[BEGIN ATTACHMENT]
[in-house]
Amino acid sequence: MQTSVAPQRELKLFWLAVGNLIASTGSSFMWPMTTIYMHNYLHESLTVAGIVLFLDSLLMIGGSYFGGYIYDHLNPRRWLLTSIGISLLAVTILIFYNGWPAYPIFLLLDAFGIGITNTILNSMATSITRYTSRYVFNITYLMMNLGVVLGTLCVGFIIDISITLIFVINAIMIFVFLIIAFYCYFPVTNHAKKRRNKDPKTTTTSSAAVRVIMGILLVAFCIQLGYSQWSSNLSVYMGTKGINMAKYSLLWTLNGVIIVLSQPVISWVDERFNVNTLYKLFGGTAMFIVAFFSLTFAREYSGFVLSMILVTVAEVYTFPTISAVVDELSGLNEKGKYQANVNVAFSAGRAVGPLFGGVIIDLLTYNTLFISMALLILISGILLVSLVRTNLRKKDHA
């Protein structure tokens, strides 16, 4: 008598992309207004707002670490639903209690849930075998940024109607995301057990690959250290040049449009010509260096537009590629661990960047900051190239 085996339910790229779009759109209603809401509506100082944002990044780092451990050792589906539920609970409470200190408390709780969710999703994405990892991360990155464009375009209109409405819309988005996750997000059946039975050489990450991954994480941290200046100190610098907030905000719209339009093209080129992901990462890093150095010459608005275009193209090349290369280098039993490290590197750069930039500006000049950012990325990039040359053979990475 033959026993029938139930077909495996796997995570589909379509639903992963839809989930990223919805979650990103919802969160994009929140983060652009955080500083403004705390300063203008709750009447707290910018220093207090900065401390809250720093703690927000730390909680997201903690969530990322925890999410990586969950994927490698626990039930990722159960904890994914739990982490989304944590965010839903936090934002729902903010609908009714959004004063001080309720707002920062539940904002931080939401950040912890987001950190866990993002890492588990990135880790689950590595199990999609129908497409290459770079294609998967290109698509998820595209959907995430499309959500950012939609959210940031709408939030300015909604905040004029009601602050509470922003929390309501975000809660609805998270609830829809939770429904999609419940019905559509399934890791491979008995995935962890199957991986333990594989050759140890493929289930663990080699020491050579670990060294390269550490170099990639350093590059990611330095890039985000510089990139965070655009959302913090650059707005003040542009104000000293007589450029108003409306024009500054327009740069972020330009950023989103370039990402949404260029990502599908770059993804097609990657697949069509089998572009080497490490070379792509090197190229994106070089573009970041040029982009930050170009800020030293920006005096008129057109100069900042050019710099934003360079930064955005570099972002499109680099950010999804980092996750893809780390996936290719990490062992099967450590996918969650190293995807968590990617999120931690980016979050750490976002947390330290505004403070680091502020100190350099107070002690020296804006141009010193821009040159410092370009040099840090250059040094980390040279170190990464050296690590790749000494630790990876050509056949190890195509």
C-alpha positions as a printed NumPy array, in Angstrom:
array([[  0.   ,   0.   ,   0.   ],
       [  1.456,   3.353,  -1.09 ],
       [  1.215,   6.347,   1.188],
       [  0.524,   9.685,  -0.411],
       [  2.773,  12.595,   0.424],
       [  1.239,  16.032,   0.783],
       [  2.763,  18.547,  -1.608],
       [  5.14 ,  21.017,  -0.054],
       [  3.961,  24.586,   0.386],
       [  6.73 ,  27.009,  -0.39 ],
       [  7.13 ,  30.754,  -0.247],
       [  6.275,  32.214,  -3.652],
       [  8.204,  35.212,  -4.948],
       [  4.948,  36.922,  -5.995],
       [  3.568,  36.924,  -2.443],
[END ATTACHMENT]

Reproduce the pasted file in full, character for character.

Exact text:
[in-house]
Amino acid sequence: MQTSVAPQRELKLFWLAVGNLIASTGSSFMWPMTTIYMHNYLHESLTVAGIVLFLDSLLMIGGSYFGGYIYDHLNPRRWLLTSIGISLLAVTILIFYNGWPAYPIFLLLDAFGIGITNTILNSMATSITRYTSRYVFNITYLMMNLGVVLGTLCVGFIIDISITLIFVINAIMIFVFLIIAFYCYFPVTNHAKKRRNKDPKTTTTSSAAVRVIMGILLVAFCIQLGYSQWSSNLSVYMGTKGINMAKYSLLWTLNGVIIVLSQPVISWVDERFNVNTLYKLFGGTAMFIVAFFSLTFAREYSGFVLSMILVTVAEVYTFPTISAVVDELSGLNEKGKYQANVNVAFSAGRAVGPLFGGVIIDLLTYNTLFISMALLILISGILLVSLVRTNLRKKDHA
């Protein structure tokens, strides 16, 4: 008598992309207004707002670490639903209690849930075998940024109607995301057990690959250290040049449009010509260096537009590629661990960047900051190239 085996339910790229779009759109209603809401509506100082944002990044780092451990050792589906539920609970409470200190408390709780969710999703994405990892991360990155464009375009209109409405819309988005996750997000059946039975050489990450991954994480941290200046100190610098907030905000719209339009093209080129992901990462890093150095010459608005275009193209090349290369280098039993490290590197750069930039500006000049950012990325990039040359053979990475 033959026993029938139930077909495996796997995570589909379509639903992963839809989930990223919805979650990103919802969160994009929140983060652009955080500083403004705390300063203008709750009447707290910018220093207090900065401390809250720093703690927000730390909680997201903690969530990322925890999410990586969950994927490698626990039930990722159960904890994914739990982490989304944590965010839903936090934002729902903010609908009714959004004063001080309720707002920062539940904002931080939401950040912890987001950190866990993002890492588990990135880790689950590595199990999609129908497409290459770079294609998967290109698509998820595209959907995430499309959500950012939609959210940031709408939030300015909604905040004029009601602050509470922003929390309501975000809660609805998270609830829809939770429904999609419940019905559509399934890791491979008995995935962890199957991986333990594989050759140890493929289930663990080699020491050579670990060294390269550490170099990639350093590059990611330095890039985000510089990139965070655009959302913090650059707005003040542009104000000293007589450029108003409306024009500054327009740069972020330009950023989103370039990402949404260029990502599908770059993804097609990657697949069509089998572009080497490490070379792509090197190229994106070089573009970041040029982009930050170009800020030293920006005096008129057109100069900042050019710099934003360079930064955005570099972002499109680099950010999804980092996750893809780390996936290719990490062992099967450590996918969650190293995807968590990617999120931690980016979050750490976002947390330290505004403070680091502020100190350099107070002690020296804006141009010193821009040159410092370009040099840090250059040094980390040279170190990464050296690590790749000494630790990876050509056949190890195509």
C-alpha positions as a printed NumPy array, in Angstrom:
array([[  0.   ,   0.   ,   0.   ],
       [  1.456,   3.353,  -1.09 ],
       [  1.215,   6.347,   1.188],
       [  0.524,   9.685,  -0.411],
       [  2.773,  12.595,   0.424],
       [  1.239,  16.032,   0.783],
       [  2.763,  18.547,  -1.608],
       [  5.14 ,  21.017,  -0.054],
       [  3.961,  24.586,   0.386],
       [  6.73 ,  27.009,  -0.39 ],
       [  7.13 ,  30.754,  -0.247],
       [  6.275,  32.214,  -3.652],
       [  8.204,  35.212,  -4.948],
       [  4.948,  36.922,  -5.995],
       [  3.568,  36.924,  -2.443],